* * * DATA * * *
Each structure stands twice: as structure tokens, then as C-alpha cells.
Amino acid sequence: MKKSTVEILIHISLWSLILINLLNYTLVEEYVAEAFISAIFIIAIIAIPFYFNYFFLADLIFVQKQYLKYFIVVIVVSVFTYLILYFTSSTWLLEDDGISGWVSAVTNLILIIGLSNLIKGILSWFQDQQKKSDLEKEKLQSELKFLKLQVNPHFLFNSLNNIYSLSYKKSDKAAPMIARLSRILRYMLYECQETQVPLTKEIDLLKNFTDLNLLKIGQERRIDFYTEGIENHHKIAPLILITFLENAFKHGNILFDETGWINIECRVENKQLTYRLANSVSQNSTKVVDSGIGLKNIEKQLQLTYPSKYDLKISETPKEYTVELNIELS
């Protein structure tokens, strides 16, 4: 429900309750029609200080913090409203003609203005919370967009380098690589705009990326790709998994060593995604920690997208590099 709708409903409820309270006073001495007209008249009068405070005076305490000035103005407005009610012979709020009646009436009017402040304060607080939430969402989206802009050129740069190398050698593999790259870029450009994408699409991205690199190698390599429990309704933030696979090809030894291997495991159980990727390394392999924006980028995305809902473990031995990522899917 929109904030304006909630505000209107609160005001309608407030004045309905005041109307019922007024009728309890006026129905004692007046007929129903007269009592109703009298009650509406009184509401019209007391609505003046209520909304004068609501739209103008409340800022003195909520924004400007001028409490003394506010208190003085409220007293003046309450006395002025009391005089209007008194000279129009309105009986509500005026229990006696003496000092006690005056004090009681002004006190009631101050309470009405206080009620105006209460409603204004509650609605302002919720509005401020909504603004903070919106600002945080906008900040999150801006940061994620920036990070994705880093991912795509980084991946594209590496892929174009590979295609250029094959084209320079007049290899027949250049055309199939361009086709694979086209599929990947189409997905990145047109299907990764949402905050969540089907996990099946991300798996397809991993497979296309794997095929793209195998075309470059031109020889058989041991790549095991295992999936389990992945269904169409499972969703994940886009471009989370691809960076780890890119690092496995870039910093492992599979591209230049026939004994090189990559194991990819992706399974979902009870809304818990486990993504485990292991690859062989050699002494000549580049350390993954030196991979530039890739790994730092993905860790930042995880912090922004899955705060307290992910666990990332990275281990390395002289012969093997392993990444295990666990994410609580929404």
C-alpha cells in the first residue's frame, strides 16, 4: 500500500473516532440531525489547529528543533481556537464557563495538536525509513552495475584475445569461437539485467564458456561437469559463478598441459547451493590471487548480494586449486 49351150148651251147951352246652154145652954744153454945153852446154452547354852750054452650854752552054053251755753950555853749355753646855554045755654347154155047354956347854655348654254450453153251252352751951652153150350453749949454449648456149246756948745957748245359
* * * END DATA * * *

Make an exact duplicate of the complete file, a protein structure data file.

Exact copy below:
Each structure stands twice: as structure tokens, then as C-alpha cells.
Amino acid sequence: MKKSTVEILIHISLWSLILINLLNYTLVEEYVAEAFISAIFIIAIIAIPFYFNYFFLADLIFVQKQYLKYFIVVIVVSVFTYLILYFTSSTWLLEDDGISGWVSAVTNLILIIGLSNLIKGILSWFQDQQKKSDLEKEKLQSELKFLKLQVNPHFLFNSLNNIYSLSYKKSDKAAPMIARLSRILRYMLYECQETQVPLTKEIDLLKNFTDLNLLKIGQERRIDFYTEGIENHHKIAPLILITFLENAFKHGNILFDETGWINIECRVENKQLTYRLANSVSQNSTKVVDSGIGLKNIEKQLQLTYPSKYDLKISETPKEYTVELNIELS
């Protein structure tokens, strides 16, 4: 429900309750029609200080913090409203003609203005919370967009380098690589705009990326790709998994060593995604920690997208590099 709708409903409820309270006073001495007209008249009068405070005076305490000035103005407005009610012979709020009646009436009017402040304060607080939430969402989206802009050129740069190398050698593999790259870029450009994408699409991205690199190698390599429990309704933030696979090809030894291997495991159980990727390394392999924006980028995305809902473990031995990522899917 929109904030304006909630505000209107609160005001309608407030004045309905005041109307019922007024009728309890006026129905004692007046007929129903007269009592109703009298009650509406009184509401019209007391609505003046209520909304004068609501739209103008409340800022003195909520924004400007001028409490003394506010208190003085409220007293003046309450006395002025009391005089209007008194000279129009309105009986509500005026229990006696003496000092006690005056004090009681002004006190009631101050309470009405206080009620105006209460409603204004509650609605302002919720509005401020909504603004903070919106600002945080906008900040999150801006940061994620920036990070994705880093991912795509980084991946594209590496892929174009590979295609250029094959084209320079007049290899027949250049055309199939361009086709694979086209599929990947189409997905990145047109299907990764949402905050969540089907996990099946991300798996397809991993497979296309794997095929793209195998075309470059031109020889058989041991790549095991295992999936389990992945269904169409499972969703994940886009471009989370691809960076780890890119690092496995870039910093492992599979591209230049026939004994090189990559194991990819992706399974979902009870809304818990486990993504485990292991690859062989050699002494000549580049350390993954030196991979530039890739790994730092993905860790930042995880912090922004899955705060307290992910666990990332990275281990390395002289012969093997392993990444295990666990994410609580929404």
C-alpha cells in the first residue's frame, strides 16, 4: 500500500473516532440531525489547529528543533481556537464557563495538536525509513552495475584475445569461437539485467564458456561437469559463478598441459547451493590471487548480494586449486 49351150148651251147951352246652154145652954744153454945153852446154452547354852750054452650854752552054053251755753950555853749355753646855554045755654347154155047354956347854655348654254450453153251252352751951652153150350453749949454449648456149246756948745957748245359